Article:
A Jobless Future

What might be consequences of technological advancement?

A Clockwork Orange ( Image Source )

I know that I’ve been talking too much on Artificial Intelligence and new technology, and I also know that I’ve been pretty skeptical. This time, I’m sorry, is no exception. But I just want you to know that I’m not at all against the recent technological advancement, on the contrary, I’m absolutely benefiting from it.

The very reason why I express negative perspectives is that I believe it vital to be critical. There are not many things I’m certain about, as you can see from my random posts, I sometimes even doubt the idea of “truth”. However, one thing (perhaps the only thing) I believe to bean absolute truth is the importance to be critical. Being critical prevents you from becoming biased, narrow-minded and sometimes brainwashed, it helps you become more open to new ideas and free your thoughts. That is why in a today’s society where its tendency to rely on technological advances is getting more apparent, I dare myself to take the opposite side, in order not to go into the “technology-supremacy” direction that might destroy human civilization.

In addition, imaging the worst-case scenario helps you guide into the right direction, or if not, at least you know what you should not do and what you should be cautious of.

For this time, what concerns me about new technology is robots taking over our jobs.

Now, the reason why it is worrying is pretty clear ; unemployment. There is already a huge public concern regarding unemployment, and if the new technology is to take over our existing jobs, the situation will only get worse.

However, there could be a utopian scenario which suggests that even if robots take over our jobs, the wealth generated from them can be distributed fairly – for example, universal basic income – and labor becomes like a hobby : if you want to work, you can do whatever that satisfies your curiosity and enriches your life (for additional income), and if you don’t want to work, that’s fine.

It sounds very exciting as a way of life, and I would love to live in a society like this, just as Marx had described.

As I was going deep into this idealistic future that the new technology can bring us, I realized that I’m becoming more and more one-sided on this topic and I needed to be critical. (This post is half dedicated to myself, so as not to immerse myself in this utopian scenario and miss signs of danger of new technology… it’s pretty hard to resist the temptation of the Internet, isn’t it?)

When I started to reflect on flaws of the utopian scenario, one movie came up to my mind : A Clockwork Orange.

It’s a brilliant movie by Stanley Kubrick, as well as a hard-to-understand movie. As the message Kubrick intended to deliver is not evident, there are many interpretations. (After all, that what’s fascinating about this movie, isn’t it? No matter how many times you watch it, each time it makes you think…) My own interpretation on this movie was, how humans would behave in the world without social responsibility and pressure to integrate.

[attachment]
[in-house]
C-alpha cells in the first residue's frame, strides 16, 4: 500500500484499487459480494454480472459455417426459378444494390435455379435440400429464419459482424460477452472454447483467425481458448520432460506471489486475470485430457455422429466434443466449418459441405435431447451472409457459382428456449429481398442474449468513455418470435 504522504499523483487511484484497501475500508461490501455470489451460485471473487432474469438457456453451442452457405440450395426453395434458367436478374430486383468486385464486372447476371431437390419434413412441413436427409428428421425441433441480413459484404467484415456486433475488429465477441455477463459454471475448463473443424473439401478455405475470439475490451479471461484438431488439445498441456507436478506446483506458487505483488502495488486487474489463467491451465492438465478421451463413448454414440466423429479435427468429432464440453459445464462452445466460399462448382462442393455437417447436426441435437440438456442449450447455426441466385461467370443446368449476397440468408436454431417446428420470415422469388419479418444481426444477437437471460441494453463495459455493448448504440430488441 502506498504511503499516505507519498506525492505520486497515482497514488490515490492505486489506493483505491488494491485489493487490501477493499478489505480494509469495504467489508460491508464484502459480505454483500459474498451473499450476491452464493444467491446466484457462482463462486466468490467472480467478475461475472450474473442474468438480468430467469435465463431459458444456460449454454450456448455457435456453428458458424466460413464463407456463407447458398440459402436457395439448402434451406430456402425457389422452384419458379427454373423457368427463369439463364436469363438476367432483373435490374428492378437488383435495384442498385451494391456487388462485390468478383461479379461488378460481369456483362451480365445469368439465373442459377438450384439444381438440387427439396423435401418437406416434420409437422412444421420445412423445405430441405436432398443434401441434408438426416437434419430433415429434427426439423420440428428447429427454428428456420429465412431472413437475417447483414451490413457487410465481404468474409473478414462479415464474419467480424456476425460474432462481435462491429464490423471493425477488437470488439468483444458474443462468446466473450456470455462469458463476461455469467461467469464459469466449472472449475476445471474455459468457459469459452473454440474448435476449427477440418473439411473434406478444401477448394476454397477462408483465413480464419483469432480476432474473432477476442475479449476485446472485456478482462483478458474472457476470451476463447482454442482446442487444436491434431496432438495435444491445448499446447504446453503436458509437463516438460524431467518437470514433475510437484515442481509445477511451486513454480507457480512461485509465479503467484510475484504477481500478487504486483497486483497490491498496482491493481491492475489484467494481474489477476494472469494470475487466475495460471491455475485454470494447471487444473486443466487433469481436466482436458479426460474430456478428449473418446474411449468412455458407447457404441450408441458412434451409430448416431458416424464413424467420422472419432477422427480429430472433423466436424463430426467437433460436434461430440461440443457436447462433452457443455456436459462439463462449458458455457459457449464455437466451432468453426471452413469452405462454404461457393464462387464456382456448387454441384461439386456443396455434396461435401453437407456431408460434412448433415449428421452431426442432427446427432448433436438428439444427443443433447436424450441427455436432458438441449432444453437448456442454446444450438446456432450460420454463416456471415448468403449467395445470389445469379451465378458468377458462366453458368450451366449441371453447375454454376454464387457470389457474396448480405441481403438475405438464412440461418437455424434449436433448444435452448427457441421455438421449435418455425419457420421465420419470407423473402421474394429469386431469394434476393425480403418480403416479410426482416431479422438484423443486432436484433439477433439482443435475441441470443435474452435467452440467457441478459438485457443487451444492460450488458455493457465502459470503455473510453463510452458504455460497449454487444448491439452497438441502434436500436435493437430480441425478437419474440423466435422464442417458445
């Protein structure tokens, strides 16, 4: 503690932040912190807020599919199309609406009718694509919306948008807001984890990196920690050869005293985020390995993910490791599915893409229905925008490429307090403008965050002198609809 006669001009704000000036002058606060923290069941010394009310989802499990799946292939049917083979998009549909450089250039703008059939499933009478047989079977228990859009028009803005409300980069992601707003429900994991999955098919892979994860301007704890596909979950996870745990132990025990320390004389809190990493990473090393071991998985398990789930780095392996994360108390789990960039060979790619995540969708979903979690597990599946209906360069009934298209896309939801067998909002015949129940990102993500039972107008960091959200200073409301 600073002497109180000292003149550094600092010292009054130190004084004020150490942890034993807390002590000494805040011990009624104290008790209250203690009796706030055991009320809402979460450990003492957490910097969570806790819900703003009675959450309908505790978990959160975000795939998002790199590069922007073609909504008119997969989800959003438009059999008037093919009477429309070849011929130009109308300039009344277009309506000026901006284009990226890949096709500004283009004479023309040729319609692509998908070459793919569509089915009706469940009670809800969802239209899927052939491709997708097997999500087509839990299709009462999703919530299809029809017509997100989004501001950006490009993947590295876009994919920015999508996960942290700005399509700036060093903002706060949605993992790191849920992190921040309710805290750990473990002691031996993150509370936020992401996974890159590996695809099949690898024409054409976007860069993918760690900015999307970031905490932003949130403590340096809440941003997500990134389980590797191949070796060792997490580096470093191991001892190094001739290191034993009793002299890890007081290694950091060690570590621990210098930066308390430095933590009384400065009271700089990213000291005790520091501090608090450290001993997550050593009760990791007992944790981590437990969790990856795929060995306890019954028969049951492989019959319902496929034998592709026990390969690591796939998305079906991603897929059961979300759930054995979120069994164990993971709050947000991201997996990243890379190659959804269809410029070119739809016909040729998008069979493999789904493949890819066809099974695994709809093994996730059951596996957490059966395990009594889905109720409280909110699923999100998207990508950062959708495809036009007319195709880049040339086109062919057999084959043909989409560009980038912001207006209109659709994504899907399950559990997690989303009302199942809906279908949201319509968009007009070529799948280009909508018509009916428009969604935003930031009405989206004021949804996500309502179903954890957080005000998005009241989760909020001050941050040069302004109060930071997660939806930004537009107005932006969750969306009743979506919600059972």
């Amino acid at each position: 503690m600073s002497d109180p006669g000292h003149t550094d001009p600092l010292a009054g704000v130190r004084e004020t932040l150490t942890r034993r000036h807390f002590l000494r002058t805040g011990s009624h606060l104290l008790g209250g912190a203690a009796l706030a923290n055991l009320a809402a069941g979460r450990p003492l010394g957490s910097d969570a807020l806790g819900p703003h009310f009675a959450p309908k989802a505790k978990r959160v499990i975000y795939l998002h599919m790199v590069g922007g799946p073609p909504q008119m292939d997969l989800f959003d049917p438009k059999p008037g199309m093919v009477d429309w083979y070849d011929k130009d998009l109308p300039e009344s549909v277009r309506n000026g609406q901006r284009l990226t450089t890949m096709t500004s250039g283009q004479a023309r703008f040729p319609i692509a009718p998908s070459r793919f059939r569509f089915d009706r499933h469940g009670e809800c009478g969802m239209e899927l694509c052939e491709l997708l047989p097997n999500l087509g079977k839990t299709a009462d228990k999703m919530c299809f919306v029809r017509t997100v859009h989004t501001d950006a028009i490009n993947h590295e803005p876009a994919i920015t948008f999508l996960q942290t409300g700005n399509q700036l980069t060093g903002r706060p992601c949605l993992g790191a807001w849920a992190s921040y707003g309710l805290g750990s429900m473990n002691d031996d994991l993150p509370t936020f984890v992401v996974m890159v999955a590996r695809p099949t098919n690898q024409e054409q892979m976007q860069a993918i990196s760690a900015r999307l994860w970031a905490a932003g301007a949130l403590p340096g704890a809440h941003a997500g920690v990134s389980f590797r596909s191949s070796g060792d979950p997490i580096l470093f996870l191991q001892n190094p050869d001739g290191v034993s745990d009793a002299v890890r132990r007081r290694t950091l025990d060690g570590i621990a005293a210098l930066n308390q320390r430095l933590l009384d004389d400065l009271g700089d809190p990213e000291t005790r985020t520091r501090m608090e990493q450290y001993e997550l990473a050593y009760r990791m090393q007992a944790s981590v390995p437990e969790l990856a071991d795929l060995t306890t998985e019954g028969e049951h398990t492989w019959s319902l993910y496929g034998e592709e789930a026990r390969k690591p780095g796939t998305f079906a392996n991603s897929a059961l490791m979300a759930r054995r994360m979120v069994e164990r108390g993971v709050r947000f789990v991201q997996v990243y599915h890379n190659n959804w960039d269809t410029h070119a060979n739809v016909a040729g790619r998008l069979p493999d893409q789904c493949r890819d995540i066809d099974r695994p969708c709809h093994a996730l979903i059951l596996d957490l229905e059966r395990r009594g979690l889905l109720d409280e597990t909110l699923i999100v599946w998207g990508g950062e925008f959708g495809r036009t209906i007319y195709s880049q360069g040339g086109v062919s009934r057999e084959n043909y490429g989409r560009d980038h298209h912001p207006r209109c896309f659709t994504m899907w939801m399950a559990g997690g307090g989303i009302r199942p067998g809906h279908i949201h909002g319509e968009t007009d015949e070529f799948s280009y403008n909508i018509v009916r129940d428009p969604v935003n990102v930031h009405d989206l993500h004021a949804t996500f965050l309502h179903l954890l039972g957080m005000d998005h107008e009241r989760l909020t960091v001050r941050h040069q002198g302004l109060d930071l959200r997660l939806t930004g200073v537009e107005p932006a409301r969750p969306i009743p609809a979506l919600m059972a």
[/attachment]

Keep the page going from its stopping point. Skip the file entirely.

Why do I think like this? Well, it’s because of my grandfather. He is really a nice person and I love him so much, and because I care about him, it worries me how he is addicted to alcohol and gambling. (It’s not like he is a complete addict, but still, knowing how sweet he is usually, it’s pretty sad to see him this way.) When he was young, he had been working in a really harsh environment, as a result, his seriously injured his leg. Listening to him speak – he worked all day just to feed his family – I just could’t imagine what made him turn into this way. Then the movie A Clockwork Orange gave me the answer : when people are free from pressure and social obligation and are too “secured” in life that they no longer work, some people tend to derive the sensation of “living” from alcohol, gambling, violence etc.

Of course, it is not always the case, but it certainly is for my grandfather. Once he is released from pressure to feed the family and necessity to survive, he starts to feel empty and bored in his life, and look for a joy in alcohol and gambling. I’m not saying at all that everybody needs to work 24/7 with a minimum wage, it’s just that some people may have difficulty finding a sense of satisfaction without their work.

It is often proved that as the rate of unemployment rises, so does the rate of crimes. Although there are a lot of factors contributing to this phenomenon, boredom and lack of responsibility might be one of the causes, and that is exactly what I’m fearing about new technology taking over our jobs.

There could be a solution for how to live a decent life in a society where robots do our current work (by altering the way we distribute the wealth, such as universal basic income), but how about our emotional life? Lack of satisfaction and feeling of accomplishment from work, lack of sense of social obligation from having to navigate our own life (with universal basic income, for example, you do nothing and you still get money), and simply boredom might drive certain amount of people into behaviors that are potentially harmful to the society – alcohol/drug addiction, gambling, violence.

I have no idea how the future is going to be like, but it’s worth reflecting on, in case this worst-case scenario occurs, and so as not to be one of those people who gains their happiness by causing harms to the society… I know you doubt the idea, but so would my grandfather in his 30s and so would any criminal in their childhood. So who knows?


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